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TechEd Developers 2007 Barcelona - Day 1

November 11, 2007

Soma announced some new stuff in his keynote, among which the release of Visual Studio 2008 and the .NET Framework 3.5. Unless you have been living in a cave for the last week, you already heard or read about this somewhere.

What is Next for the .NET Framework and Distributed Applications

My first session at TechEd 2007. Steven Martin tried to explain the vision of Microsoft on distributed application development for the next couple of years. To me it appeared kind of flue and fuzzy. He also briefly mentioned Oslo. In a nutshell, Oslo is

  • not a new product.
  • a set of existing products (the .NET Framework, Biztalk Server, etc. included).
  • based on .NET

I had the impression that the speaker knew more than this, but couldn't tell the audience for some reason. Oslo primarily consists of services and models (talking about two overloaded terms here). To me a model is an essential part of software design as described in Domain-Driven Design: Tackling Complexity in the Heart of Software. From the stuff I heard in this session, I think that Microsoft means something else, but I'm not entirely sure.

The Security Development Lifecycle

Great session. Excellent speaker. Fantastic subject. One couldn't ask for more. Although Michael Howard only focused on the development part of the SDL, it was a great talk with lots of tips, tricks and best practices for both unmanaged and managed code. After the session, everyone could get a free copy of his book on this very topic surprisingly called The Security Development Lifecycle.

Some random notes I've made during the session:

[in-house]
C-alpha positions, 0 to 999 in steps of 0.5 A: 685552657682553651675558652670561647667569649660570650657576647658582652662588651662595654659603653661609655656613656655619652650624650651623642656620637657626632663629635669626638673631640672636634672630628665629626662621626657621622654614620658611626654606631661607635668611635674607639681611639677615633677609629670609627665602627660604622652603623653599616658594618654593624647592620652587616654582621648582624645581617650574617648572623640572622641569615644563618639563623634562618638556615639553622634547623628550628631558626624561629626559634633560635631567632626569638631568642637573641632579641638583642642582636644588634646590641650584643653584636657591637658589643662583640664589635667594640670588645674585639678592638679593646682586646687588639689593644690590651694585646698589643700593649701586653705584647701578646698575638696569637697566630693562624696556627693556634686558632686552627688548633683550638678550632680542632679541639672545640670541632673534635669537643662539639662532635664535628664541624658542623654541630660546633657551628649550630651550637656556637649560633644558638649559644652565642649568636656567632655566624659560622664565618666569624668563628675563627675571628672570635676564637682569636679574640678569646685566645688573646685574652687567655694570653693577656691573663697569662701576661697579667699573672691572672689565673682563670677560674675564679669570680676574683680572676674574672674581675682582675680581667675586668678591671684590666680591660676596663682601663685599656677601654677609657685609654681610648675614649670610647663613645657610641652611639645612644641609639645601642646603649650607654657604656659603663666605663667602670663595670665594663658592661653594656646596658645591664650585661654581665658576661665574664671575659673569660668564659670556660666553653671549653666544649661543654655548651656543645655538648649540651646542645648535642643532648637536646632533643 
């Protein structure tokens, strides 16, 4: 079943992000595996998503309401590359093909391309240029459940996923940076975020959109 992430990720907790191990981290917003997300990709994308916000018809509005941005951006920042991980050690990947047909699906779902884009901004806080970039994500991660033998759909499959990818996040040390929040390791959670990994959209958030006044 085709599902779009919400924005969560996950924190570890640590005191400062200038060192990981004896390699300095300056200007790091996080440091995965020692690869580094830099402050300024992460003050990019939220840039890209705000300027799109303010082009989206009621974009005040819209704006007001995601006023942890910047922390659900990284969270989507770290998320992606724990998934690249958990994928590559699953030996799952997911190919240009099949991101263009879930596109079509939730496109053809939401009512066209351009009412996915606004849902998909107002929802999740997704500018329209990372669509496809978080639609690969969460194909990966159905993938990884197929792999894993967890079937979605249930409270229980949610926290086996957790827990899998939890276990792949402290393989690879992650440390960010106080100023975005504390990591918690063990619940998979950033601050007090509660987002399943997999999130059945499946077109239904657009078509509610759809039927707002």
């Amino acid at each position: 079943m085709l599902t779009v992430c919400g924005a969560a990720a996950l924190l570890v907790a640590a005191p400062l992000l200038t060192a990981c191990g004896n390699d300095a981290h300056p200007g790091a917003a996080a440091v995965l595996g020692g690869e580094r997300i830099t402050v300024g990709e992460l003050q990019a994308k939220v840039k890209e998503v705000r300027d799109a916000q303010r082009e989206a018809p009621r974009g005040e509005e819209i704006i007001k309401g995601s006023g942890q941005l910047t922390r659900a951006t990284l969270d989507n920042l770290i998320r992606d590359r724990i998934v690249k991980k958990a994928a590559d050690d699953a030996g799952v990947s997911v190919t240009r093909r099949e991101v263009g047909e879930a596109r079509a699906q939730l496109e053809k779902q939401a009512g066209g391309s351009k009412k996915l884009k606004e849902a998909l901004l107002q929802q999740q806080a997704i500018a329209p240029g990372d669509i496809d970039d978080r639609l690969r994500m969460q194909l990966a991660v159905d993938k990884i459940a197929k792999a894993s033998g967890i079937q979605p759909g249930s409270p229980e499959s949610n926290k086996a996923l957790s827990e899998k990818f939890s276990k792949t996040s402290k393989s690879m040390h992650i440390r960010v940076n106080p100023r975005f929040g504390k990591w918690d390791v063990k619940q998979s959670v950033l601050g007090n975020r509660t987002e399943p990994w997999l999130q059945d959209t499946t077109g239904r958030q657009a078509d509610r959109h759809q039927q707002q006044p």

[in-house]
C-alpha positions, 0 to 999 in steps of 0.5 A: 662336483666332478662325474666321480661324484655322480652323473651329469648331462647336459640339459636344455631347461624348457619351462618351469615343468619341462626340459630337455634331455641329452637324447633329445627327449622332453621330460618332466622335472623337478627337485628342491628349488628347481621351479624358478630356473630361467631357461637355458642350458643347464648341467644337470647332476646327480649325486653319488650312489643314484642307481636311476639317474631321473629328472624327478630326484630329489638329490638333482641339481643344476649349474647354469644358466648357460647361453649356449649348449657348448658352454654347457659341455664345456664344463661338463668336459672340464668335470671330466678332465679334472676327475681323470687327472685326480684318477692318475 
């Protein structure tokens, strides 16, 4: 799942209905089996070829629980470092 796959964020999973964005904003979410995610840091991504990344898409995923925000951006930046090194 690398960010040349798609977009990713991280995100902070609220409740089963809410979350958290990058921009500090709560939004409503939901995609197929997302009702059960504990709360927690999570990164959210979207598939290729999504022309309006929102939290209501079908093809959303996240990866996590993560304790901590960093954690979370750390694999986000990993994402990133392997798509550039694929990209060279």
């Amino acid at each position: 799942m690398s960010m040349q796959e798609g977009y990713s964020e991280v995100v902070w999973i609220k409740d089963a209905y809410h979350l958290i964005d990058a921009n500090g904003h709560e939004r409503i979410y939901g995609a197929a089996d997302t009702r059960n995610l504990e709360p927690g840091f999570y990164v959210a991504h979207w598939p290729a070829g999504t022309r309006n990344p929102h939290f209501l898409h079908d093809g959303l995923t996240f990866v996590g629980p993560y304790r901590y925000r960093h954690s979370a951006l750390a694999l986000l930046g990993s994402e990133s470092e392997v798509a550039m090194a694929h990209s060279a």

• Security in software should be applied pragmatically.
  • Optional security features won't work. They are never going to be used.
  • Increasing the overall quality of software doesn't affect the quality of security.
  • Don't use weak cryptography (MD4, MD, SHA1, DES, RC4).
  • Don't use symmetric keys that are smaller than 128 bits.
  • Don't use RSA keys that are smaller than 1024 bits.
  • Use this VS2005 macro to detect weak cryptography.
  • Be crypto-agile: no hard-coded encryption algorithms in your code.
  • When your code detects a security violation, then let it kill the application. Its always better to kill the application by raising an exception than to execute code that is not trustworthy.
  • Use static analysis tools like PREfast, SAL, FxCop, AppVerif, ... etc., but remember that tools can only take you so far. They are not a replacement for a human brain.
  • Don't hire bad developers.
  • Security is not something special. It should be part of building any kind of application.
  • Don't nag about performance versus security. Measure it! Don't make any assumptions without it (this is one of my pet peeves for many years now).

I don't understand why there were so few people attending this session. I mean, this is such an important topic. Do you really think that the CLR is doing everything for you? Come on!

PS: I'm blogging this in retrospect as I couldn't get the blogger administrator web site to run on the CommsNet PCs because they had  JavaScript turned off.

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Jan Van Ryswyck

Thank you for visiting my blog. I’m a professional software developer since Y2K. A blogger since Y2K+5. Curator of the Awesome Talks list. Past organizer of the European Virtual ALT.NET meetings. Thinking and learning about all kinds of technologies since forever.

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Thank you for visiting my website. I’m a professional software developer since Y2K. A blogger since Y2K+5. Curator of the Awesome Talks list. Past organizer of the European Virtual ALT.NET meetings. Thinking and learning about all kinds of technologies since forever.

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